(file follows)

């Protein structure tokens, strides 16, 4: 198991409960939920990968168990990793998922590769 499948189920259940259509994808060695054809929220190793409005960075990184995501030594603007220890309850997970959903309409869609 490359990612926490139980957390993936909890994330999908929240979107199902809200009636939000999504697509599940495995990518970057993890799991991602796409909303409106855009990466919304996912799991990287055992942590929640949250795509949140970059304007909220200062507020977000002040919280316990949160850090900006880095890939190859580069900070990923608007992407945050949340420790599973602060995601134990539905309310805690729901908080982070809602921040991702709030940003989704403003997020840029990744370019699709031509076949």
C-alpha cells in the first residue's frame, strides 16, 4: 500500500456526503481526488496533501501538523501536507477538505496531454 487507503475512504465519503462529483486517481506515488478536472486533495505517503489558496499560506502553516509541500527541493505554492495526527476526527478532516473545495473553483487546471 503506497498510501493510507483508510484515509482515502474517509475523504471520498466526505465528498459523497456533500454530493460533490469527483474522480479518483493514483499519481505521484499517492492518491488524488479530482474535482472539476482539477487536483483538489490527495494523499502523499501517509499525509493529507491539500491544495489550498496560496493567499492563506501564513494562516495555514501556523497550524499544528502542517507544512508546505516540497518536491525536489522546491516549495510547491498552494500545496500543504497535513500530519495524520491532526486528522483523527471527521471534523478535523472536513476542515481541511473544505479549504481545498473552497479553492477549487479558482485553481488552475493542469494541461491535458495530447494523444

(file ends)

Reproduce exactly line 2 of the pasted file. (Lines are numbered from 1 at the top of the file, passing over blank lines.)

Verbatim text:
C-alpha cells in the first residue's frame, strides 16, 4: 500500500456526503481526488496533501501538523501536507477538505496531454 487507503475512504465519503462529483486517481506515488478536472486533495505517503489558496499560506502553516509541500527541493505554492495526527476526527478532516473545495473553483487546471 503506497498510501493510507483508510484515509482515502474517509475523504471520498466526505465528498459523497456533500454530493460533490469527483474522480479518483493514483499519481505521484499517492492518491488524488479530482474535482472539476482539477487536483483538489490527495494523499502523499501517509499525509493529507491539500491544495489550498496560496493567499492563506501564513494562516495555514501556523497550524499544528502542517507544512508546505516540497518536491525536489522546491516549495510547491498552494500545496500543504497535513500530519495524520491532526486528522483523527471527521471534523478535523472536513476542515481541511473544505479549504481545498473552497479553492477549487479558482485553481488552475493542469494541461491535458495530447494523444